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Anna Konda was developed in order to demonstrate the SnakeFighter concept. The robot is to our knowledge the biggest and strongest snake robot in the world and also the first water hydraulic snake robot ever constructed.

Technical data

  • Length: 3 m
  • Weight: 75 kg
  • Number of DOFs: 20
  • Angular flexion in each joint: +/- 33 degrees
  • Actuators: Water hydraulic cylinders
  • Max system pressure: 100 bar (1450 PSI)
  • Max torque (at 100 bar): 300 Nm

Detailed description

Water hydraulic cylinders

The joints in Anna Konda are moved by a total of 20 water hydraulic cylinders. The cylinders were custom-built in order to make them as compact as possible. They can handle a system pressure of 100 bar (1450 PSI).

Water hydraulic valves

Each joint module in Anna Konda is equipped with two water hydraulic valves in order to control the pressure applied to the two cylinders in the joint module. The limited availability of compact water hydraulic valves in the market today forced us to custom-build these valves. The two valves for each joint module are integrated in a single valve block in order to save space.

Embedded control system

Microcontrollers (AVR ATmega128) are used to control the motion of the joints of Anna Konda. A communication bus through the robot allows for communication between the microcontrollers and a dedicated controller in the head of the robot (the brain). The brain can communicate with an external computer through a wireless connection based on Bluetooth. This allows the robot to be remotely controlled by an operator.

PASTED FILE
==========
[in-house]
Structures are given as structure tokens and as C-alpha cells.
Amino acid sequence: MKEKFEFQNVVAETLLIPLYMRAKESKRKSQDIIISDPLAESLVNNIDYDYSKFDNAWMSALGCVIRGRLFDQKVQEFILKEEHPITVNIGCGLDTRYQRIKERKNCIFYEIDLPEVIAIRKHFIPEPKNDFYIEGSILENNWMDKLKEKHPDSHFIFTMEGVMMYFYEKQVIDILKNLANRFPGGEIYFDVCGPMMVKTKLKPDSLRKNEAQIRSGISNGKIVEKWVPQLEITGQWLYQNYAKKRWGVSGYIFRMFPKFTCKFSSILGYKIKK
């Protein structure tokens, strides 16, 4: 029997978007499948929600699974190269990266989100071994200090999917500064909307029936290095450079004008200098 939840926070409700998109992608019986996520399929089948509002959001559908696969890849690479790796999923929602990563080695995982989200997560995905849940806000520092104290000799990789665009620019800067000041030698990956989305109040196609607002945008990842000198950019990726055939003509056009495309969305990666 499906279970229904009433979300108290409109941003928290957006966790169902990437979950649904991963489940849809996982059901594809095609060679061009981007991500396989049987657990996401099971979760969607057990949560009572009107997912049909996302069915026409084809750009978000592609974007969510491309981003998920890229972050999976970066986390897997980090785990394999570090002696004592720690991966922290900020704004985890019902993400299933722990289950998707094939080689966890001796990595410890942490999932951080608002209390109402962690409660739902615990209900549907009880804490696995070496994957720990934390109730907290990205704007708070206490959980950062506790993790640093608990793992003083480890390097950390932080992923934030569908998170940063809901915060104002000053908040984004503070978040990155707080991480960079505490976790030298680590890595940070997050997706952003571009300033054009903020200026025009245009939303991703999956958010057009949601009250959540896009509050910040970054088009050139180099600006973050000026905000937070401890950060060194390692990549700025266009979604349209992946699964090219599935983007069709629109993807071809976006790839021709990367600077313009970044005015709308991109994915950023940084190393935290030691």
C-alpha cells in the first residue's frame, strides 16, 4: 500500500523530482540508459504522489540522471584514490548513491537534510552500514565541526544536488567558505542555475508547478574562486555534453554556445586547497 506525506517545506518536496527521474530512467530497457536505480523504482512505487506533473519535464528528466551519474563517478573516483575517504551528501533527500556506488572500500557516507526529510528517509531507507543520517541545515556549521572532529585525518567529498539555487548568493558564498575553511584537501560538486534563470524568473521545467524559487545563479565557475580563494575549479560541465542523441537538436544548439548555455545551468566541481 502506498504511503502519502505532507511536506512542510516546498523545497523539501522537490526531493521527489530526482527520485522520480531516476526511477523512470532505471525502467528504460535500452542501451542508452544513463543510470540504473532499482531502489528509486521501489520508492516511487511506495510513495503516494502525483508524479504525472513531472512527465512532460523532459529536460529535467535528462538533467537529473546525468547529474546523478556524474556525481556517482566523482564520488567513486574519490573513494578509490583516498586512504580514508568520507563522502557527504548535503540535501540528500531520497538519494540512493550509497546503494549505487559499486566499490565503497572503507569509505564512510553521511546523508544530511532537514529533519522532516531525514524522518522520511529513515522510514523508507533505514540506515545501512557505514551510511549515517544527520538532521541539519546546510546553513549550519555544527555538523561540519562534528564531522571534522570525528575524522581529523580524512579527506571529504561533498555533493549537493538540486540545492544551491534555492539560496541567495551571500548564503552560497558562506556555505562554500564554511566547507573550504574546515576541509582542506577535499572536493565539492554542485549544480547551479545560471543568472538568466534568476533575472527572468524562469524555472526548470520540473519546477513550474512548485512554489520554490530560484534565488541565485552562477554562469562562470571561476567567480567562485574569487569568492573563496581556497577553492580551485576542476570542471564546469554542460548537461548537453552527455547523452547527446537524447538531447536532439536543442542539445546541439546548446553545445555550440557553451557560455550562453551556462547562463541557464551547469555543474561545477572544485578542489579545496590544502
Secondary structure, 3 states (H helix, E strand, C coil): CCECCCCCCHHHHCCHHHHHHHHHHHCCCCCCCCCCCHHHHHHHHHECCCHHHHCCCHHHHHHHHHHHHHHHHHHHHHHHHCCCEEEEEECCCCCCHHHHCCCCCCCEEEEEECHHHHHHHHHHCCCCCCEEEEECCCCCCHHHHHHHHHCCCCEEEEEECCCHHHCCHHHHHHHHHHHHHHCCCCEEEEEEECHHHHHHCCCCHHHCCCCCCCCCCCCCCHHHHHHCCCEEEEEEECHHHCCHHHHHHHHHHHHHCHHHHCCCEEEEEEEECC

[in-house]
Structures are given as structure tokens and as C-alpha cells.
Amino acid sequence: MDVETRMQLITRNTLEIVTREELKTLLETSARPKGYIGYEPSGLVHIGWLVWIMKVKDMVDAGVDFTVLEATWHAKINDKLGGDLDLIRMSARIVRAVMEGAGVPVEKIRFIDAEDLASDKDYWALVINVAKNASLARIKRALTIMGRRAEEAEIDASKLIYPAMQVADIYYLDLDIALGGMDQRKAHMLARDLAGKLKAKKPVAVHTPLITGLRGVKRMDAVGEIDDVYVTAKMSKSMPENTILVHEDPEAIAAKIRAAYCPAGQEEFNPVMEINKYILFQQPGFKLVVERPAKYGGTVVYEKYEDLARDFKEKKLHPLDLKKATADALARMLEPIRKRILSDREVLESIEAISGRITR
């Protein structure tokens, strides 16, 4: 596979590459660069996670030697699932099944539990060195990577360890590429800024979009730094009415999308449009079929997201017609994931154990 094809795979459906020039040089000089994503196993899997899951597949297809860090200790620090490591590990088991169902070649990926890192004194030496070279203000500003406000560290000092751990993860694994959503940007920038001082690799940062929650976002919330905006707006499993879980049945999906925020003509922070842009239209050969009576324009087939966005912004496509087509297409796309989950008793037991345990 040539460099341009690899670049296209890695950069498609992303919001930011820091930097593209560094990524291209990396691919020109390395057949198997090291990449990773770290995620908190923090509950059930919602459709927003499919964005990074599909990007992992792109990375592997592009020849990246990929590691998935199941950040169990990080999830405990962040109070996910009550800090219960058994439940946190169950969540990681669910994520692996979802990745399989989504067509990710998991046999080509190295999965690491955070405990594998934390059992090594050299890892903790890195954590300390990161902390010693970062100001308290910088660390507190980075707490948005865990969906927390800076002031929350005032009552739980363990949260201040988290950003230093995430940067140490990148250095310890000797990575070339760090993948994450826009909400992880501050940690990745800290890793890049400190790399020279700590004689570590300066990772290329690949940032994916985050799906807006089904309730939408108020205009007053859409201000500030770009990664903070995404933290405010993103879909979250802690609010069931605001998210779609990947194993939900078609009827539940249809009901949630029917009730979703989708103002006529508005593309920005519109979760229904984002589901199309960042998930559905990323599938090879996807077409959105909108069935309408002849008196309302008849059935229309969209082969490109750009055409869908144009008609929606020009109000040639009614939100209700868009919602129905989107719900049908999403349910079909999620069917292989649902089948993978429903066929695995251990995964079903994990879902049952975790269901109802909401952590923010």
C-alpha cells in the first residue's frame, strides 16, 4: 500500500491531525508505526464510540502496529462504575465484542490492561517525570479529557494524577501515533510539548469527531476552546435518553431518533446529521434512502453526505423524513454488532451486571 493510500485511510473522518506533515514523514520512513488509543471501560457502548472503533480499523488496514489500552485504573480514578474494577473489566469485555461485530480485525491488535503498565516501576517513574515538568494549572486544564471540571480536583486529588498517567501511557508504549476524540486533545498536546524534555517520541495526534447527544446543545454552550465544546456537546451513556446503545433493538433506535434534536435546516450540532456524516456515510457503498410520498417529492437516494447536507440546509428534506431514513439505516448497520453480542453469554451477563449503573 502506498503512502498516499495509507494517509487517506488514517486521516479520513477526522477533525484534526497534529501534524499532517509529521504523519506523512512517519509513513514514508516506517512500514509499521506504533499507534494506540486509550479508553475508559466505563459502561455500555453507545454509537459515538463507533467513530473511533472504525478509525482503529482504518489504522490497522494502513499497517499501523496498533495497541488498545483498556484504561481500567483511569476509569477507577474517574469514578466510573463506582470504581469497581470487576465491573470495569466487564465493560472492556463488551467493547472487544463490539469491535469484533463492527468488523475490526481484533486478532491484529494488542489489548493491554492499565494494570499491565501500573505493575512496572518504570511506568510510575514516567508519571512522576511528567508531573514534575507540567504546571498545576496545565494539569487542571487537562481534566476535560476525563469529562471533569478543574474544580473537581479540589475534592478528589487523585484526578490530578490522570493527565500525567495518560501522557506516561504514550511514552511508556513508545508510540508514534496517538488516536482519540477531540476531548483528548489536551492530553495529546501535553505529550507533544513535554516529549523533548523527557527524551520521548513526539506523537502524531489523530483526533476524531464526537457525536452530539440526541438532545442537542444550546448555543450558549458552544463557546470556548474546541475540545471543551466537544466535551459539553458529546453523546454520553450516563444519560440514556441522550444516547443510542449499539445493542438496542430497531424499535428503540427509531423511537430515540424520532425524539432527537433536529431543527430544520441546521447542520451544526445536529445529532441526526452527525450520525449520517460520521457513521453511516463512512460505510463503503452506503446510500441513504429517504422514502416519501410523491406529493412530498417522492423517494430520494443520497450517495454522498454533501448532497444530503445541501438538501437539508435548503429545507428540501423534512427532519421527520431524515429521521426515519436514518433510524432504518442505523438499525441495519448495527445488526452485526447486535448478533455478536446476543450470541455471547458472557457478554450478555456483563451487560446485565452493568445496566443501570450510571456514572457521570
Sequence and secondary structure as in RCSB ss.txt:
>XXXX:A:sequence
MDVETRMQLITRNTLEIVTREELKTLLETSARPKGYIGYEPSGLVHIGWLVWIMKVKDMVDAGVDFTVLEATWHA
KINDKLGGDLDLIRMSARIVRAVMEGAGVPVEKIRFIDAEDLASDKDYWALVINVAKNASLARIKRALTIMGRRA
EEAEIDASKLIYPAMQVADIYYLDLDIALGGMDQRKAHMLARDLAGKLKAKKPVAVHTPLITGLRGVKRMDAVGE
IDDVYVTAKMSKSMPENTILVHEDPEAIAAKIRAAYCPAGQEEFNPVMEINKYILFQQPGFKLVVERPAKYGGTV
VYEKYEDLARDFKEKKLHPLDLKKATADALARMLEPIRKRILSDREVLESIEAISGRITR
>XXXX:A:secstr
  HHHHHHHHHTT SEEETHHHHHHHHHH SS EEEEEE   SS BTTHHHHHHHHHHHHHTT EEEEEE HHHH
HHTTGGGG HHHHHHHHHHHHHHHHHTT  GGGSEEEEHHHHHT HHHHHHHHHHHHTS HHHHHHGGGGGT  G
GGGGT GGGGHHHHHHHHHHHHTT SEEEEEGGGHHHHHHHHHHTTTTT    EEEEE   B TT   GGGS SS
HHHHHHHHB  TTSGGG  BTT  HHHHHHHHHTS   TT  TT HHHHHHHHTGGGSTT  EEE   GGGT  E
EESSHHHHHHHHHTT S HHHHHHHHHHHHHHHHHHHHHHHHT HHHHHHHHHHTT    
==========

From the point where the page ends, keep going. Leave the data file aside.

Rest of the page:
Mechanical components

Anna Konda has a steel skeleton. The parts were designed based on strength calculations that were performed to ensure that the hydraulic actuation forces would not destroy the robot.


Assembled joint module

The figure on the left shows a joint module assembled from the mechanical components.


Skin plates

The robot is covered by skin plates in order to give the robot a smooth exterior surface and to protect internal components. Contact force sensors are mounted beneath the skin plates to allow the robot to sense external contact forces along the snake body.


Spraying water

Anna Konda is equipped with nozzles in the front that enable the robot to spray water and thereby demonstrate the fire fighting application.


Contact person at SINTEF Applied Cybernetics: Aksel Transeth